A lower risk of dying?
Cycling to work was studied recently and the conclusion was a lower risk of dying WHEN COMPARED TO walking to work or taking transportation.
Check it out.
Getting faster ...
Those new to cycling are sometimes enamored with getting faster ... to keep up with their newfound teammates. That makes a lot of sense. But how to get there without getting hurt?
One must get stronger in order to ride faster, particularly over longer distances. The best cure for getting stronger is riding as much as possible (not as long as possible). Cycling every day will do more for your stamina and strength than about anything else. The more you ride ... the more you can ride. You'll get faster and be able to go further.
Getting faster is somewhat a mental game too. The more you think about it the harder it is. Be aware that every day you go out on your bike, your body is not the same as yesterday or the day before. You'll have some days where you ride strong, others not so much. Mentally you start to wonder about those "bad days" ... and I say "don't let it bother you." It happens.
Another key to getting faster is to ride solo more than 50% of the time and DO NOT look at your speed. Concentrate on cadence and let your legs give you whatever they have for that day. Doing this many days in a row will provide surprising results -- you will get faster.
Now get out there and pedal!
Cycling in weather -- like rain, snow, fog -- is usually not fun. But you have to be prepared for it. And you need to ensure your bike recovers from it.
The weather can take a huge toll on not only yourself but your bike as well. It is vitally important that you provide the appropriate attention to your bike after a weather event.
Specifically, your drive-train should be rinsed and re-lubricated appropriately. Your derailers likewise. Your chainring and bottom bracket likewise. Your breaking mechanisms likewise.
Yes, pay attention to your whole bicycle. Keep it clean and functioning to ensure your next excursion is as worry free as possible.
A properly functioning dual pace line will be a joy ... this one is moving along at 20.5 mph.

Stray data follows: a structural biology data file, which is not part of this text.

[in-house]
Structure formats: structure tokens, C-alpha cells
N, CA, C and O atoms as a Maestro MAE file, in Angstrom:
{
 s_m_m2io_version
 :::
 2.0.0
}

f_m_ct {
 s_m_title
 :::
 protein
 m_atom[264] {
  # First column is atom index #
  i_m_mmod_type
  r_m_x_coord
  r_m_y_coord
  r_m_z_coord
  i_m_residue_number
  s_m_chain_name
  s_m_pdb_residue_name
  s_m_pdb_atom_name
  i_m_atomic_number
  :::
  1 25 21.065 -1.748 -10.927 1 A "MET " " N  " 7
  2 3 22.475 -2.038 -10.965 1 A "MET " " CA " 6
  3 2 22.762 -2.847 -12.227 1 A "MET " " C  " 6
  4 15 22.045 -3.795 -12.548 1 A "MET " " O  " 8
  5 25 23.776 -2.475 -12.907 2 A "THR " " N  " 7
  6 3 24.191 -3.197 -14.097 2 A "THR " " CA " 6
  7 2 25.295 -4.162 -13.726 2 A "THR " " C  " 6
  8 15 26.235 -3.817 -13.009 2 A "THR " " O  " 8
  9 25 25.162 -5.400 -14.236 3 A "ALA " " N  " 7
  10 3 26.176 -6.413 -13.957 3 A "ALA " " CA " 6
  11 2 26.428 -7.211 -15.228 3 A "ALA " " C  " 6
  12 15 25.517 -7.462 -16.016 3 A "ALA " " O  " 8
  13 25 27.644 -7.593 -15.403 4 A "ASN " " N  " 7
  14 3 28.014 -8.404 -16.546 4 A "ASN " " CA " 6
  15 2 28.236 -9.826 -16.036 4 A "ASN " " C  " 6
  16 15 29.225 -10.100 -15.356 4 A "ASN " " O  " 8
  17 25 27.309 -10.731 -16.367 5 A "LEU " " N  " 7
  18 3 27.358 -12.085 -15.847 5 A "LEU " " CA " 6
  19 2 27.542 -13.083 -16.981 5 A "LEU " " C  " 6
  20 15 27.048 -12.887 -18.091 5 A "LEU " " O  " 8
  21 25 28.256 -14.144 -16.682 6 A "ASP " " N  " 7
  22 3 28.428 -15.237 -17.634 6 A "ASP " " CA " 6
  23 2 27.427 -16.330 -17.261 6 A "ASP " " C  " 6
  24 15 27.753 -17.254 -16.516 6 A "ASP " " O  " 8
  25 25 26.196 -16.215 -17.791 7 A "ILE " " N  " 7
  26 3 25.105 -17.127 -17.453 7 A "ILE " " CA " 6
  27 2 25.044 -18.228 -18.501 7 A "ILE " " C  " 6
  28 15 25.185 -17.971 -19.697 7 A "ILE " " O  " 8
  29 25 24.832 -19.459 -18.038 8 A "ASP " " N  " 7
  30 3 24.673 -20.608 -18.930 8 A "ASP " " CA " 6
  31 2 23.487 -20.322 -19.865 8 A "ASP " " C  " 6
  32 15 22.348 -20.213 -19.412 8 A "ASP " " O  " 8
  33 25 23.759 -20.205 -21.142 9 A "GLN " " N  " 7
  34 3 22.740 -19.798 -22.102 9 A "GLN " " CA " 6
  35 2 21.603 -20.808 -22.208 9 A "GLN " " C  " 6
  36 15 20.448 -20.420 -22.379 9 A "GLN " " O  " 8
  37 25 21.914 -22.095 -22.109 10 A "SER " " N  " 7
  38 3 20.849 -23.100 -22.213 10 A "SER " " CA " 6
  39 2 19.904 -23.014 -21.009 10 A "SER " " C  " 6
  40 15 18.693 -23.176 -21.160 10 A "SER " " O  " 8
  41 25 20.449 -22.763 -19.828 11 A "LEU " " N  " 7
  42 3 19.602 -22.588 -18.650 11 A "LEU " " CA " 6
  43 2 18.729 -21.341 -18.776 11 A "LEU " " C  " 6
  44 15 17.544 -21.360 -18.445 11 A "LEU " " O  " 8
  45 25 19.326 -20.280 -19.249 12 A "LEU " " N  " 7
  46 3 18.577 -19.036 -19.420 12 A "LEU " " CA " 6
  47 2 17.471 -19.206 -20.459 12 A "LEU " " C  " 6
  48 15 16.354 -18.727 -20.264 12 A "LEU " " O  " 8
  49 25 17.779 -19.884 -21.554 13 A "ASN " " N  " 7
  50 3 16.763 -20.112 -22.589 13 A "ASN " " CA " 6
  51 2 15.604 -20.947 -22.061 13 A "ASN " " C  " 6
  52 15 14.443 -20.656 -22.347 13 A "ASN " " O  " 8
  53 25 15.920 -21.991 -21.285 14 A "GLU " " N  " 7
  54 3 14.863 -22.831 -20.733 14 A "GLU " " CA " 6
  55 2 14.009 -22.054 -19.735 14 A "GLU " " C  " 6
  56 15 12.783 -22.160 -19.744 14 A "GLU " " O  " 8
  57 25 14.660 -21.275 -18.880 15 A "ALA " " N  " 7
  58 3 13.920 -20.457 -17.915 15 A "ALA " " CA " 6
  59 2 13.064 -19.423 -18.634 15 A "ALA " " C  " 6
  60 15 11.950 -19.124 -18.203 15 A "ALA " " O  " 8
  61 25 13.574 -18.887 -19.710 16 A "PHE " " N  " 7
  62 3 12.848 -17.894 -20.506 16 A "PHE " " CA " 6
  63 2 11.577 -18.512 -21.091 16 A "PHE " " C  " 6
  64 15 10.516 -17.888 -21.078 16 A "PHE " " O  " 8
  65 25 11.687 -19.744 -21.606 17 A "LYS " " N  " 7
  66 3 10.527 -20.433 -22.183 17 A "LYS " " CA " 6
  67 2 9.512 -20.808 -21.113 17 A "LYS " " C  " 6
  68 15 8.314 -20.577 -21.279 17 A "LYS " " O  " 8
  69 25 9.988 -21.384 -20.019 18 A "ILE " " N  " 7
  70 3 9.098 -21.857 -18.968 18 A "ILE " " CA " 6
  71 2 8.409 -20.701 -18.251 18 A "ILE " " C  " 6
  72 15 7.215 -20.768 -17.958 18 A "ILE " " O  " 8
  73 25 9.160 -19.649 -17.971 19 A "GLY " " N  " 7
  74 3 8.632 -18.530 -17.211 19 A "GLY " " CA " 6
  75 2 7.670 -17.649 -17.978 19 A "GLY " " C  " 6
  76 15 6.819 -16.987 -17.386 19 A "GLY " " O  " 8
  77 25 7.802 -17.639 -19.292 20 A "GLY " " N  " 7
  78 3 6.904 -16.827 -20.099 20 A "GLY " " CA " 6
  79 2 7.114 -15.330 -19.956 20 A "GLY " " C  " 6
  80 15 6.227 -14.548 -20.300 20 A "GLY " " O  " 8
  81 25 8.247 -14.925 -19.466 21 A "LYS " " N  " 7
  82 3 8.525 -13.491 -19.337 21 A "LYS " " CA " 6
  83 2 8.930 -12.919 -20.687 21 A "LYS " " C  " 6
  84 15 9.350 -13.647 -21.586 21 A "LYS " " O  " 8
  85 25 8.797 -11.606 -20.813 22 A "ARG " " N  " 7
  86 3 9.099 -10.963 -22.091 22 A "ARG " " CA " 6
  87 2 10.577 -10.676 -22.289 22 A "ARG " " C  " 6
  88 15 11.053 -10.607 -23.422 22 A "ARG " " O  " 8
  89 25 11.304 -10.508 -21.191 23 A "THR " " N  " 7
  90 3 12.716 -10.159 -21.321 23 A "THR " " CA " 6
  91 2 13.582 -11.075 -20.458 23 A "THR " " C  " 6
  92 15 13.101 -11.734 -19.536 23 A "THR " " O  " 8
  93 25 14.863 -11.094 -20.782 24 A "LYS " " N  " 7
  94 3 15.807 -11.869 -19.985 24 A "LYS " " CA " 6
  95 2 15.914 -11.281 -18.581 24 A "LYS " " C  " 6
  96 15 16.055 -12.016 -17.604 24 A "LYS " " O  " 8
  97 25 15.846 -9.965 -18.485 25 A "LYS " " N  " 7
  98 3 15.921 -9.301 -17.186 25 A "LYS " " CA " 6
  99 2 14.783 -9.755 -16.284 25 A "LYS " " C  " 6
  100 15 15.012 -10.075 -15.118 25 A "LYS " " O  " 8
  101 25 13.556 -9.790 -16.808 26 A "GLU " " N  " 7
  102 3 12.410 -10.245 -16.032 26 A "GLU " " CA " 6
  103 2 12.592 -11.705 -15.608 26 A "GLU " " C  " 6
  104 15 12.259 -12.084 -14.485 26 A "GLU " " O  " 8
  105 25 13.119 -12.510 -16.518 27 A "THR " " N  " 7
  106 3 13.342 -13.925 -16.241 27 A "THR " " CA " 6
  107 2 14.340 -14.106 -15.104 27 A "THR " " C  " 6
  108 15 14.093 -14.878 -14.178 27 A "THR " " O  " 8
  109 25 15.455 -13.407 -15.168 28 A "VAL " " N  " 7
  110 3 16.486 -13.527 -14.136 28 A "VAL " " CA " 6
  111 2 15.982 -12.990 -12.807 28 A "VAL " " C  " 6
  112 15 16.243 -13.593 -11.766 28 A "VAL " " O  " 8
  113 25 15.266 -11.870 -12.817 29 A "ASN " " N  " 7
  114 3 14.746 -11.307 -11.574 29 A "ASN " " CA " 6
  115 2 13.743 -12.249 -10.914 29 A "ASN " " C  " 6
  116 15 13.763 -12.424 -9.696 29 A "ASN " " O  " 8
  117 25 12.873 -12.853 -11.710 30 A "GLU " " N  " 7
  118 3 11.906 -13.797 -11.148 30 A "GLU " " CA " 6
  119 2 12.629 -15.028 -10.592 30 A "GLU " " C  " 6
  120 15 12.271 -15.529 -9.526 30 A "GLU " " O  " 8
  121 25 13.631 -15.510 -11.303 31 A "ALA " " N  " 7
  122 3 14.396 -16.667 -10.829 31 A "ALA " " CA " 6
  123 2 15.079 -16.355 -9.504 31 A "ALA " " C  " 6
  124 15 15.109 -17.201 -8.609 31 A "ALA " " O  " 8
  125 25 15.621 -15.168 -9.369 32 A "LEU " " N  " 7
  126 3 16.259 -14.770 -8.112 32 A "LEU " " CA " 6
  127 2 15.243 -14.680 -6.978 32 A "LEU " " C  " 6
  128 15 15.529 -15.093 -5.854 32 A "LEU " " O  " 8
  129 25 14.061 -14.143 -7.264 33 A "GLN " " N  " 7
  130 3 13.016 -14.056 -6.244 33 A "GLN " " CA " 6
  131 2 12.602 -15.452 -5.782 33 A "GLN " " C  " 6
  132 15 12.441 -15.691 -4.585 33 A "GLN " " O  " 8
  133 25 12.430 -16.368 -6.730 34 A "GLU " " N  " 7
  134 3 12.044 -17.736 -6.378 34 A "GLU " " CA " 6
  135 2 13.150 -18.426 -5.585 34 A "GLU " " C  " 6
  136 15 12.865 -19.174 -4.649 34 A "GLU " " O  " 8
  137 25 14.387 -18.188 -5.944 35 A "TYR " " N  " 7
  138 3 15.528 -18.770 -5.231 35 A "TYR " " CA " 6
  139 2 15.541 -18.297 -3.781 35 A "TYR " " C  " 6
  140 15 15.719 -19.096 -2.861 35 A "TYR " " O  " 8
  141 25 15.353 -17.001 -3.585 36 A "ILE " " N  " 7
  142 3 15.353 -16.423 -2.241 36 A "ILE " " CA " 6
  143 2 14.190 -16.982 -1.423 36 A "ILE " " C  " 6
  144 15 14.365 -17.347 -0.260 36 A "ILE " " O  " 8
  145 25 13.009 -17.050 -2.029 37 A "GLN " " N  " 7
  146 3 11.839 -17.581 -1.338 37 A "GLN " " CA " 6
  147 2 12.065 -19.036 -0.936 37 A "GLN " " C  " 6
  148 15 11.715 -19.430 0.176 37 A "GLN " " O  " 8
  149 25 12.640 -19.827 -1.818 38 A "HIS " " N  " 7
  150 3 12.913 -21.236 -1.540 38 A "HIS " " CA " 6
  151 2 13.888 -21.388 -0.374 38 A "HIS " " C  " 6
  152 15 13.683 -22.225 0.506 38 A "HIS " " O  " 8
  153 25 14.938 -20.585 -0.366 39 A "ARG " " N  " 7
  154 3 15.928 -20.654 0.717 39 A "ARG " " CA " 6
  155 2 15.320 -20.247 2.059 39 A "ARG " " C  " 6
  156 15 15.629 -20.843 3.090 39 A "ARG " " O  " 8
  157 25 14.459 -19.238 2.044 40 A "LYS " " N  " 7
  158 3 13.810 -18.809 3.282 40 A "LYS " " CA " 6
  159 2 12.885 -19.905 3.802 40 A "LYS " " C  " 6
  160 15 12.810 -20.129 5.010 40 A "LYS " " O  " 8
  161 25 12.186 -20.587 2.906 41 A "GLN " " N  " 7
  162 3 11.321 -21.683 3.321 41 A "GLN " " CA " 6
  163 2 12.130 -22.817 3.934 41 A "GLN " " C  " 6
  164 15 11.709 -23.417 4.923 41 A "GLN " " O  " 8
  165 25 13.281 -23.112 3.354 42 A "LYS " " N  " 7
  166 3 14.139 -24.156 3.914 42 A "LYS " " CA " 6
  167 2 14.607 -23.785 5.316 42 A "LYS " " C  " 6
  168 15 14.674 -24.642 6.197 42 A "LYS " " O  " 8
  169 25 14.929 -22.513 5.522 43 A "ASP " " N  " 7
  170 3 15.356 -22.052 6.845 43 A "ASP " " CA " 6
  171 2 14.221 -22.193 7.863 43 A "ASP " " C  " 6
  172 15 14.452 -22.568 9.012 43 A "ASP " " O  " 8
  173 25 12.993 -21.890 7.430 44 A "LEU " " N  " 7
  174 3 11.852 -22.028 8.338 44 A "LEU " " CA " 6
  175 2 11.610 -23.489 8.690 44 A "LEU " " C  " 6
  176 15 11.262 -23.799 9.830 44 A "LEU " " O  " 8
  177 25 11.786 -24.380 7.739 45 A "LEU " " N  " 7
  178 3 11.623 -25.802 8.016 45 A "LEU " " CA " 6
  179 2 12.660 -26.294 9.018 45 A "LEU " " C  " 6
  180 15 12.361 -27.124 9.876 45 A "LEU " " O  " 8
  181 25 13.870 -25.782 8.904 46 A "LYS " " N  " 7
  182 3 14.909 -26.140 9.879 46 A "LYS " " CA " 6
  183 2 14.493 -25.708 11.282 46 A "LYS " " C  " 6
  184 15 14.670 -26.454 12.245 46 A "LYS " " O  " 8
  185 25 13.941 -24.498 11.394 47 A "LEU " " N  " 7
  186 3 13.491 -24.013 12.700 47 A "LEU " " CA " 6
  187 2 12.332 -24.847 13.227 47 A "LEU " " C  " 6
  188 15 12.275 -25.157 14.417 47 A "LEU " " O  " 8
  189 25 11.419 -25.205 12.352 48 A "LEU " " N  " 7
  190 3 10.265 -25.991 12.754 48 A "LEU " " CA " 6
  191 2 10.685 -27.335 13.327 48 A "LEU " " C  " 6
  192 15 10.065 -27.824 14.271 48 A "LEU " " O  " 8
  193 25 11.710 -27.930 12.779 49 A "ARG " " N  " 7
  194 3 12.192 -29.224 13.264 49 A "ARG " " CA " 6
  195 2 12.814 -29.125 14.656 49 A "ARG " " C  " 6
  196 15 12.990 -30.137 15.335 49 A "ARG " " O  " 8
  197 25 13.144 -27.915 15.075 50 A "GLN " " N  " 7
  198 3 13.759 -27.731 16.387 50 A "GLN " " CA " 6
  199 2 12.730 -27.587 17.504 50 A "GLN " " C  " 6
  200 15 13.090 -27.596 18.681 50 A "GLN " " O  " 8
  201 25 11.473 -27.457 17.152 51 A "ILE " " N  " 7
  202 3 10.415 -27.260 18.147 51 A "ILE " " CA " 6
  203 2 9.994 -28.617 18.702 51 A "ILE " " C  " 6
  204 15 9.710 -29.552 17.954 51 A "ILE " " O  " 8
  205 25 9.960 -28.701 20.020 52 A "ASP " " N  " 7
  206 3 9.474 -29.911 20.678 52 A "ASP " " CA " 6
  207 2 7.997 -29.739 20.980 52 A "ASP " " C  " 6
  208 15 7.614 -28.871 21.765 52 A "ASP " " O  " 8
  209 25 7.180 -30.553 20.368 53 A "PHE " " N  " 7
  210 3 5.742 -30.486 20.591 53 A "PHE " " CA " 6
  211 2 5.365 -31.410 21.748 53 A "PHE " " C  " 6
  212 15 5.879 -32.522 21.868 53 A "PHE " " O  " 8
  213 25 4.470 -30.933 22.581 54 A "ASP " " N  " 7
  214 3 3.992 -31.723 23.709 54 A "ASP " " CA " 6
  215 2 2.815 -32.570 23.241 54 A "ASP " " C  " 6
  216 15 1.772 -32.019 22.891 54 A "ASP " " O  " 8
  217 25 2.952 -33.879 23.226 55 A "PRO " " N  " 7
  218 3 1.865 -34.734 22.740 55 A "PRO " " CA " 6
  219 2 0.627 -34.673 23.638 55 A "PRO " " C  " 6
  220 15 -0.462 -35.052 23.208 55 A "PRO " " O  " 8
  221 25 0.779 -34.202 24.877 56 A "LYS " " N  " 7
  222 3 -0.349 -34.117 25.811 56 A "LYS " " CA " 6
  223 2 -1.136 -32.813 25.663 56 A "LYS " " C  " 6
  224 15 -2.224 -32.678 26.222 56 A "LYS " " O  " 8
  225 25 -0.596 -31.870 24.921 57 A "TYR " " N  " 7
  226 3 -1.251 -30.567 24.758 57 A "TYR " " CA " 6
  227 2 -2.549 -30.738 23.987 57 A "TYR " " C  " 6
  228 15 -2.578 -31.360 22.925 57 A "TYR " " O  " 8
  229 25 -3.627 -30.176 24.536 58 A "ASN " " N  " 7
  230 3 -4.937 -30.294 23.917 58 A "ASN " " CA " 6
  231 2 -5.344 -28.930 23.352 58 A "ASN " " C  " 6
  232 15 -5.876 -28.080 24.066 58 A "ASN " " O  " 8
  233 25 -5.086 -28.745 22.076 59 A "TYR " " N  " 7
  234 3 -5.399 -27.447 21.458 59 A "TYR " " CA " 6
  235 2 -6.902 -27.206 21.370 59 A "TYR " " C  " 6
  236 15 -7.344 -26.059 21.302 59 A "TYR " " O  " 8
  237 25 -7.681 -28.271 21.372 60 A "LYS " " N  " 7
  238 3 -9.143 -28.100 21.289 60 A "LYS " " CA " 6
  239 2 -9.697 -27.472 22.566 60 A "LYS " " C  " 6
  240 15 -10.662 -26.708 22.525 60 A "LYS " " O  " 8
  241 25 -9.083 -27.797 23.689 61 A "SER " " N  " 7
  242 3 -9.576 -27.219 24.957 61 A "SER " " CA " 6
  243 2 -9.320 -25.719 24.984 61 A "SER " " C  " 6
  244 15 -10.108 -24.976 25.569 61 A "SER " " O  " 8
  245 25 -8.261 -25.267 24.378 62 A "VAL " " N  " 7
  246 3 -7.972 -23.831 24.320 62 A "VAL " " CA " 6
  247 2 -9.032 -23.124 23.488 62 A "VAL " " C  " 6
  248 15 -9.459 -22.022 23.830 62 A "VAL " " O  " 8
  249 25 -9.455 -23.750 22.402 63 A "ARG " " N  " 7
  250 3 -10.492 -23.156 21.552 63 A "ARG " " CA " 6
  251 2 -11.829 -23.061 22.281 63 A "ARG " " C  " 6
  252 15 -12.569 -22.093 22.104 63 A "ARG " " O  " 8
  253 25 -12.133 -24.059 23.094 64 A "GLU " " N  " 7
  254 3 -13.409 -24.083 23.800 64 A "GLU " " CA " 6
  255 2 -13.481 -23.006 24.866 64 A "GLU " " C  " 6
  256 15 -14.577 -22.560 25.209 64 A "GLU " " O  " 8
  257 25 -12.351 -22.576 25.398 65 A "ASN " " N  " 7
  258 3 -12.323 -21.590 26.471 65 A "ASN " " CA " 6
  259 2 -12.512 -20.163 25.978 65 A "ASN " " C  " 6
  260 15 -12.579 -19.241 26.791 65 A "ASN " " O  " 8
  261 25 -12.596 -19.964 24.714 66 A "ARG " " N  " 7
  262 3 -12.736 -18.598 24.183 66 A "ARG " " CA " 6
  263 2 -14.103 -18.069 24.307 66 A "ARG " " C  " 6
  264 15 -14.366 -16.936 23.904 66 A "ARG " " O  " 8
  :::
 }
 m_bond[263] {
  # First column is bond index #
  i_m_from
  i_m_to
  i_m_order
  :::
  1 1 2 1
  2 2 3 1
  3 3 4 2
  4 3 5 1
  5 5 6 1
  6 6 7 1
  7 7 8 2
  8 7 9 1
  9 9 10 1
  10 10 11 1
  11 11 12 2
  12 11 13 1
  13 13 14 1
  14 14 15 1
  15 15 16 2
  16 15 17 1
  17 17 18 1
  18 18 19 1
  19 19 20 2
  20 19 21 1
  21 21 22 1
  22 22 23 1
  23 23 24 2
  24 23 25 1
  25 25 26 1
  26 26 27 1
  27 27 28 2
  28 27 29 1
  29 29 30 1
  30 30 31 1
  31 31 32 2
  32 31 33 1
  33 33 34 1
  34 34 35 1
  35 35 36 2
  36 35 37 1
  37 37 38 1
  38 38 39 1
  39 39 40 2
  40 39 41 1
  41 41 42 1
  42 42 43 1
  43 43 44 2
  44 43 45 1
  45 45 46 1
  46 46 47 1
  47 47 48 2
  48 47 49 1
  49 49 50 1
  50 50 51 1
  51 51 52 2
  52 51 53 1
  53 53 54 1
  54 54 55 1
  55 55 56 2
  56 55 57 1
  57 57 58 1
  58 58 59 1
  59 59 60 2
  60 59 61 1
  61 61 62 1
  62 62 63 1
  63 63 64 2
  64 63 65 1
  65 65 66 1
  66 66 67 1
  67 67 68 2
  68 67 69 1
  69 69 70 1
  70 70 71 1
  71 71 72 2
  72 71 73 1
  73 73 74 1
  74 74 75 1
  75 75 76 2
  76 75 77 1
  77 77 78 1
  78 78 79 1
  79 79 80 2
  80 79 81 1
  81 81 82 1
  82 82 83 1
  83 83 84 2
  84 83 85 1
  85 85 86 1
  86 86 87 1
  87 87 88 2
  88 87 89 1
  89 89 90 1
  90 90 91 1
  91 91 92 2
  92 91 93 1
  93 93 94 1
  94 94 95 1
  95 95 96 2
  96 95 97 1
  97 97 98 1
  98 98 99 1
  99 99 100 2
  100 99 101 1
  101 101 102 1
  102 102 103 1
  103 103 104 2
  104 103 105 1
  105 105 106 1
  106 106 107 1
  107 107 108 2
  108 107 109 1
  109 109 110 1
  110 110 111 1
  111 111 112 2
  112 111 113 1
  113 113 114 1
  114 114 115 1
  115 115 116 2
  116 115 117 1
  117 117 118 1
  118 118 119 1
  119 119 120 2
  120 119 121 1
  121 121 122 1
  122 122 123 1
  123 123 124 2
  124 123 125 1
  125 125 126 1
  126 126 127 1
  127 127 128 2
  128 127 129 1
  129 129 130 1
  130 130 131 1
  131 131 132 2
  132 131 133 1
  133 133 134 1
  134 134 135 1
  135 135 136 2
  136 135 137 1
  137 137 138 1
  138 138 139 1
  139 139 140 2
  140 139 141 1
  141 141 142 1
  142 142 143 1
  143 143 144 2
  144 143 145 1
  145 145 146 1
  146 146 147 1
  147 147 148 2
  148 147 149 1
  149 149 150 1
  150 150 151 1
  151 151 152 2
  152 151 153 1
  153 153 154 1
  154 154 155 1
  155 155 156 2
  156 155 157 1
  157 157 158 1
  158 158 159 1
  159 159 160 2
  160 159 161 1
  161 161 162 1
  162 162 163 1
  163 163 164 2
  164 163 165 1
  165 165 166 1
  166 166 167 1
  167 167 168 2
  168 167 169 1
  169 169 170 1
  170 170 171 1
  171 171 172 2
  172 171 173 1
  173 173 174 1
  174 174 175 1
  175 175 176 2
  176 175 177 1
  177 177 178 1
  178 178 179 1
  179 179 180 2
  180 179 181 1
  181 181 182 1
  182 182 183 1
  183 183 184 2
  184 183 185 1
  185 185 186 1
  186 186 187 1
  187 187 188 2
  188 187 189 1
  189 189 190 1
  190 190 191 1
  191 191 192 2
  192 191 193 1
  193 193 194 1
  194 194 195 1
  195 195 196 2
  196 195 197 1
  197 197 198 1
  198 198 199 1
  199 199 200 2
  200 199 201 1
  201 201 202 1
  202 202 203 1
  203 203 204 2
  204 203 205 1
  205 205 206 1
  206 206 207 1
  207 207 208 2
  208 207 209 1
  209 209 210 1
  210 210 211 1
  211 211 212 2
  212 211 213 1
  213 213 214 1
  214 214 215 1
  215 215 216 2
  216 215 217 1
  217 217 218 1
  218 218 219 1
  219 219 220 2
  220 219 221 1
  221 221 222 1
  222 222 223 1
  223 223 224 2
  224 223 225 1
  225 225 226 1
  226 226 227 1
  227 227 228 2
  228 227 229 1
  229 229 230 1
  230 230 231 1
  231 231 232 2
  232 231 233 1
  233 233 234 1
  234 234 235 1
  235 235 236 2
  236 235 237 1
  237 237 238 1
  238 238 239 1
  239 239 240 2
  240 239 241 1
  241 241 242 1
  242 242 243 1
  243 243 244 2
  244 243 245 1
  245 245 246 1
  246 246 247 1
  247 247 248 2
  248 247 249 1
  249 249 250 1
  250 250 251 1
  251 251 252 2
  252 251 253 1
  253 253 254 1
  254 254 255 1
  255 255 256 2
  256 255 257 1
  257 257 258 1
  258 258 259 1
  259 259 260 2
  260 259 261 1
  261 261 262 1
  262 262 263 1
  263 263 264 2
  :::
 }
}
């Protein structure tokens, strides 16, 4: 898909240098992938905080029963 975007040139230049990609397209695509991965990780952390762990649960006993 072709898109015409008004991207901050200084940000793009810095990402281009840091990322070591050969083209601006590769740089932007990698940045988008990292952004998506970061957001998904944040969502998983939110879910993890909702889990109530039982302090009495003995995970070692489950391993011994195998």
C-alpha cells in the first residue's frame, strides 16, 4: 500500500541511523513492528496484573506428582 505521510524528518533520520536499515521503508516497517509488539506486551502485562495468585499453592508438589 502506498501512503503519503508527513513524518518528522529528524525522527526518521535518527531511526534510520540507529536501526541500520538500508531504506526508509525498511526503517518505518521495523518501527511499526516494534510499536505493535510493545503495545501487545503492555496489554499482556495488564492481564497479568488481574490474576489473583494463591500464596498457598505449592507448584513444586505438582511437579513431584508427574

To white line or not ...
More on pace lines
Should you ride the white line or stay to left of it or to the right?
If it's wet, never ride the painted lines.
If there is as much as 2ft or more to the right, then ride to the right of it.
Otherwise, ride where it is the smoothest! A smooth ride for the pace line is always preferable than worrying about anything else. The lead of the pace line needs to pick out the smoothest path forward. Always.
What if you're #2 in line ...
More on pace lines
If you're next up to pull the line there are a few things to keep in mind:
Taking a sip in-line ...
More on pace line etiquette
When partaking of your water bottle, please keep in mind the following:
Walk this way, Talk this way, Look this way ... just give me a _____!
More on Pacelines
You go where you look. If you find your paceline getting bunched up, or braking in a hurry -- beware! Don't stare at the back wheel in front of you. Look for an opening, or look at the shoulder of the road.
You go where you look and if you focus on the issue, you become one with the issue. Look for a solution. If you run off the road, don't panic as you can probably come back on, or come to a stop -- either of which needs to be done SMOOTHLY.
Pacelines ... on the front
Getting in a paceline is sometimes not voluntary ... it just happens. If that is the case, you suddenly are forced with a decision: stay or opt out. If you stay, you're going to have to develop some trust with the other riders pretty quickly. 5-10 minutes of a paceline should be enough to let you know if you want to continue -- else, opt out.
Everyone in a paceline has to TRUST you also. For them to gain trust in you ... that's where smoooooth actions come into play. Always be SMOOTH, this is rule #1. When steering, pedaling, going for your water bottle, texting, lighting a cigarette, and especially braking, always make the action as smooth as reasonably possible.
Pacelines are great for everyone involved. It helps the group ride faster than you can ride solo, it helps with sighting obstacles (more eyes on the road), and you gain experience by watching how others "go with the flow" of the paceline.
Contributer: Ennis Pleasants